Posts tagged shipping

The Secret Language of Ships

shipping, IMO, glyphs, marks, tranport, annotation

Tugboat crews routinely encounter what few of us will ever see. They easily read a vessel’s size, shape, function, and features, while deciphering at a glance the mysterious numbers, letters, and symbols on a ship’s hull. To non-mariners, the markings look like hieroglyphs. For those in the know, they speak volumes about a particular ship and also about the shipping industry.


A COP22 Guide to the Mysterious World of Shipping

Medium, shipping, COP22, climate change, environment

Shipping is by far the most energy-efficient and environmentally friendly way to move commodities in bulk — moving one ton of cargo by sea emits four times less carbon dioxide than moving it by road, and 100 times less than by air. But that hardly means that the industry is green. If the shipping industry were a country, it would be the sixth-largest emitter of carbon dioxide in the world. So why was the shipping industry left out of the Paris Agreement? The simple answer is, it’s hard to pin emissions from shipping on any one country.


Inside the London megaport you didn’t know existed

shipping, logistics, infrastructure, London-Gateway, UK, port, docks

Welcome to DP World London Gateway, the latest international trophy of the oil-rich emirate of Dubai, and one of the biggest privately funded infrastructure projects the UK has ever seen. It is a gargantuan undertaking (on the scale of Crossrail, Terminal 5 or HS2) that’s projected to have a bigger economic impact than the Olympics – but you might not even know it was happening. The port has been up and running for almost two years, with two of its six berths now complete and a third well on the way. But, unlike the daily controversy of runways and commuter trains, the cumbersome business of how 90% of our goods reach us from all over the world doesn’t tend to impinge on the public psyche. Satnav certainly hasn’t caught up. As we drive out to the sprawling sandy landscape, the blue dot floats out into the Thames, from whose depths this new quayside has been summoned. Over 30 million tonnes of silt was dredged to make this artificial land mass, which extends 400m beyond the original shoreline, a process that saw the largest migration of animals in Europe – with 320,000 newts, water voles and adders relocated to a new nature reserve nearby. The sheer scale is impossible to comprehend from the ground: the facility is twice the size of the City of London.


There are, by weight, more ships in the ocean than fish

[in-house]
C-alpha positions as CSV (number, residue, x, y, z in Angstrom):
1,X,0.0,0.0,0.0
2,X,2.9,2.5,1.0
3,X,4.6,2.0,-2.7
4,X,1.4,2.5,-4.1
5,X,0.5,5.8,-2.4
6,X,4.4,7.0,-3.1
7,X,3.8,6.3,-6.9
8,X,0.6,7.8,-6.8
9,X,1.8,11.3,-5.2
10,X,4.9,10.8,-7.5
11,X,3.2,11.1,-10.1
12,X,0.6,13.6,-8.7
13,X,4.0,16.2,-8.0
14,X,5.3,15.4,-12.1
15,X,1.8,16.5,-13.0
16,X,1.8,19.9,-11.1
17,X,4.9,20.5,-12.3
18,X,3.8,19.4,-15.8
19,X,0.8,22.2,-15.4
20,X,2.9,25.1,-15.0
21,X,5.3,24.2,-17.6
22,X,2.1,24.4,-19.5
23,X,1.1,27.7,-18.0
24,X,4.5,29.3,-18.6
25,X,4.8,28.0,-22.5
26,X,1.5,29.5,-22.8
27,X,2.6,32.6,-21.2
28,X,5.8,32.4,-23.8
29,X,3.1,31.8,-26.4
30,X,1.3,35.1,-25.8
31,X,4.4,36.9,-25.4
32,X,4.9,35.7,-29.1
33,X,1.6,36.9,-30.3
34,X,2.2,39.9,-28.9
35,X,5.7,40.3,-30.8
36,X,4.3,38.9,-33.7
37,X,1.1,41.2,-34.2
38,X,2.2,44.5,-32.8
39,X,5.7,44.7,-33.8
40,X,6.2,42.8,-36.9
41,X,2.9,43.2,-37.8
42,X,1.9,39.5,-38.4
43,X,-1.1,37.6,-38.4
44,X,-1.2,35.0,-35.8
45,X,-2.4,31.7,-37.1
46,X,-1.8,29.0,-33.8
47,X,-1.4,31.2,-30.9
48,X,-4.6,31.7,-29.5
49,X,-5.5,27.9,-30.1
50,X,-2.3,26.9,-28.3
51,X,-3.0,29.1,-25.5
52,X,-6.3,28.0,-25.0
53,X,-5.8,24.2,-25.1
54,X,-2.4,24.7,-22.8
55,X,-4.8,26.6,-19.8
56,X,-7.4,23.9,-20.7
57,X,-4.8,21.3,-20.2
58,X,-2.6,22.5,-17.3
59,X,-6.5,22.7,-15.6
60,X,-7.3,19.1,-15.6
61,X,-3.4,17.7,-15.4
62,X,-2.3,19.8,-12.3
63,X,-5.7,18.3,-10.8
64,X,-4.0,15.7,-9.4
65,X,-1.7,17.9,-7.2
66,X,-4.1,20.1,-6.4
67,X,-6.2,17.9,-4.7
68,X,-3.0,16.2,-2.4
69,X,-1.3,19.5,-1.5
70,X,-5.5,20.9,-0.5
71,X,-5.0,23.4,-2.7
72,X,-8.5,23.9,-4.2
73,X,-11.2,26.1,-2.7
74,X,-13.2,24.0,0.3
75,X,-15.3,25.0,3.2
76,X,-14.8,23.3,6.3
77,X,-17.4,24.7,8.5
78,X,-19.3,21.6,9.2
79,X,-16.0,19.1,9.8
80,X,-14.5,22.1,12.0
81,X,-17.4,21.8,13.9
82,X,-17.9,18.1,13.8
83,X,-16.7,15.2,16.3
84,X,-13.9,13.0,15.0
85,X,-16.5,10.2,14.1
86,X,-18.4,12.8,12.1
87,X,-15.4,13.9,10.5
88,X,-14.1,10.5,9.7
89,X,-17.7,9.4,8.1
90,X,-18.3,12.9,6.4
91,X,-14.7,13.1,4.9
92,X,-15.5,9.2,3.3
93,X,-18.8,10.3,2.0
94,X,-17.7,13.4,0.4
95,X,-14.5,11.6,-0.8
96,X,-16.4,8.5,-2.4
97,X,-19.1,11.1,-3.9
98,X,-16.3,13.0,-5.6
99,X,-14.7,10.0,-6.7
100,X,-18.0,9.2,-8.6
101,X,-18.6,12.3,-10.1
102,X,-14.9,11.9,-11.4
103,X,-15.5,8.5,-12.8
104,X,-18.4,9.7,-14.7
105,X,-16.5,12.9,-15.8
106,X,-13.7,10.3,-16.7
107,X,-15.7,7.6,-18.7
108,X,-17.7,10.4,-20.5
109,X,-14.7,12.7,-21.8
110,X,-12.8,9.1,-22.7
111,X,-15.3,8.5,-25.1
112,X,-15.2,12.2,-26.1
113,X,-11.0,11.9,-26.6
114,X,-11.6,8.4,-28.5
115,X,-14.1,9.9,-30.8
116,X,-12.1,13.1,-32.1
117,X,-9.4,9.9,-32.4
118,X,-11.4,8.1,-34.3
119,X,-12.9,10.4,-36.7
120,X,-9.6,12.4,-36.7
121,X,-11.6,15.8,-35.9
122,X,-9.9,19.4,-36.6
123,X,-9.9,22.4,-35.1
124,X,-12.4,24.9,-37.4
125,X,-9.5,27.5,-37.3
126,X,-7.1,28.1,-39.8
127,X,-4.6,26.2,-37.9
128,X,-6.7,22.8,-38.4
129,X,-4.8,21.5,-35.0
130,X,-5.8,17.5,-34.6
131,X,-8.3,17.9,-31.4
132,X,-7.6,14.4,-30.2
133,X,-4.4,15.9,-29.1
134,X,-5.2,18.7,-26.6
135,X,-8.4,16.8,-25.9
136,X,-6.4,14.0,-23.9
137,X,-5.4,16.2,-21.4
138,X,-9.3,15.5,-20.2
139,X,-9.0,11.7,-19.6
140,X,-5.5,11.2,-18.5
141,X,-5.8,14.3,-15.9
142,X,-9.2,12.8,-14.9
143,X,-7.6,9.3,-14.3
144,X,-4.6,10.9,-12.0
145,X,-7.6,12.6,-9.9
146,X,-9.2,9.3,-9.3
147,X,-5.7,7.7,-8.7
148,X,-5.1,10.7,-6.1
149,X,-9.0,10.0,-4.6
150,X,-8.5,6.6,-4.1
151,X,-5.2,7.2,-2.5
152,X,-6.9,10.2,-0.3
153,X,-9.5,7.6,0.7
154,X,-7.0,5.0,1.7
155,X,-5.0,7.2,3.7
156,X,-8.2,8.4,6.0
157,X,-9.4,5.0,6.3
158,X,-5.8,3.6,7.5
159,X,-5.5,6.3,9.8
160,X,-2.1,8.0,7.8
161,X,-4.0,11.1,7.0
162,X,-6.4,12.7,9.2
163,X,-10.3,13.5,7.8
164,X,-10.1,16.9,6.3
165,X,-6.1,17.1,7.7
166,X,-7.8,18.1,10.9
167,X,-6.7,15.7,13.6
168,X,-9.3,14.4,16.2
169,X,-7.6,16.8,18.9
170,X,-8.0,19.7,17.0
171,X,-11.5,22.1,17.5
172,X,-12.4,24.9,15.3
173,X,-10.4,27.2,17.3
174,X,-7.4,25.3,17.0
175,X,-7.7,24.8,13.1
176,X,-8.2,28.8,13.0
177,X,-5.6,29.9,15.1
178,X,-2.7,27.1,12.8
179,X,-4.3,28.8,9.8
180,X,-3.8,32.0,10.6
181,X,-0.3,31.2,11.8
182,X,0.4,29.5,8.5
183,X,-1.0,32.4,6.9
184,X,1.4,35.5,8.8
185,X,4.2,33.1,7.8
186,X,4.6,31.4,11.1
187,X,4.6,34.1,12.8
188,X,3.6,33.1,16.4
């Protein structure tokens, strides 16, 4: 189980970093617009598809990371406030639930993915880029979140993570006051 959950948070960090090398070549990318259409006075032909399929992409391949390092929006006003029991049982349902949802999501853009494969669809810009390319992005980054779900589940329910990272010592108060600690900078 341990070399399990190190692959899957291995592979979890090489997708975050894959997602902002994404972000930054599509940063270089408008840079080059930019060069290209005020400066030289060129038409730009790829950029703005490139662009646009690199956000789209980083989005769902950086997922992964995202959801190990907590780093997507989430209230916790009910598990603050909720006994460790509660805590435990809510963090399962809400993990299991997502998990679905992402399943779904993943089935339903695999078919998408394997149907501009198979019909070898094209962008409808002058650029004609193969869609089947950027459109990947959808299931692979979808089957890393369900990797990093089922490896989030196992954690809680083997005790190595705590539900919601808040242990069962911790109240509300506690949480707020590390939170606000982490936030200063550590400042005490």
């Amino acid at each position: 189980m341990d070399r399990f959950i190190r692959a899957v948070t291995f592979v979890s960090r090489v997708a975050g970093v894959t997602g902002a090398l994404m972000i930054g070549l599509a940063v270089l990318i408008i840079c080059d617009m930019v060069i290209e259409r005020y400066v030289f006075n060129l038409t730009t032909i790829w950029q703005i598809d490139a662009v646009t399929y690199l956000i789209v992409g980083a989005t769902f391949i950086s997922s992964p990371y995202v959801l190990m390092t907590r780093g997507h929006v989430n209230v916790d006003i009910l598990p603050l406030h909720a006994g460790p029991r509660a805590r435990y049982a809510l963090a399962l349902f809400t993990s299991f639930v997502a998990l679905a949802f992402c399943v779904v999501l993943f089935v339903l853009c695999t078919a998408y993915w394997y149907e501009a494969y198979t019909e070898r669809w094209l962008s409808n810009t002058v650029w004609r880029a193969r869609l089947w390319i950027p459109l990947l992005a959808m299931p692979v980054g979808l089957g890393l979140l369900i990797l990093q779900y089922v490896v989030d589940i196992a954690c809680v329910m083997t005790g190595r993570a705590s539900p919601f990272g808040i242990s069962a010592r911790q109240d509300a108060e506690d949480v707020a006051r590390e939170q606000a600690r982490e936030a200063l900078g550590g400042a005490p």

xkcd, what if, physics, mass, weight, shipping, fish, oceans, marine conservation

Current fish wet biomass is about 2 billion tons, so removing them won’t make a dent either. (Marine fish biomass dropped by 80% over the last century, which—taking into consideration the growth rate of the world’s shipping fleet—leads to an odd conclusion: Sometime in the last few years, we reached a point where there are, by weight, more ships in the ocean than fish.)

Tony Dalton related his first hand experiences with a ship’s cat:

ship, ello, explosion, cat, precognition, shipping, Rotterdam

Tony Dalton related his first hand experiences with a ship’s cat:

“Whilst serving on the Norwegian-flag tanker “Rona Star”, in 1965, I adopted a stray kitten in Mina al Ahmadi which took up residence in the radio room. It refused point blank ever to set foot on shore, despite being bodily carried, many times, down the gangway onto the land. The cat would never leave the ship until the night of June 15th, 1965, when the “Rona Star” was in the wet dock at Rotterdam’s Verolme shipyard, undergoing tank-cleaning. The moggy became extremely agitated, mewling and howling, and left the radio room. I watched it from the cabin window as it scooted down the gangway and disappeared. No sooner had it reached the shore than the ship exploded in a ball of fire and 16 persons were killed. To this day, I swear the damned thing sensed the forthcoming disaster. I never saw it again.”

(via @interdome)

High-speed quantum networking by ship

Quantum computing, cargo, cargo ships, shipping, quantum repeaters, quantum internet, technology

Here we show that error-corrected quantum memories installed in cargo containers and carried by ship could provide a flexible and scalable connection between local networks, enabling low-latency, high-fidelity quantum communication across global distances. With recent demonstrations of quantum technology with sufficient fidelity to enable topological error correction, implementation of the necessary quantum memories is within reach, and effective bandwidth will increase with improvements in fabrication. Thus, our architecture provides a new approach to quantum networking that avoids many of the technological requirements of undersea quantum repeaters, providing an alternate path to a worldwide Quantum Internet.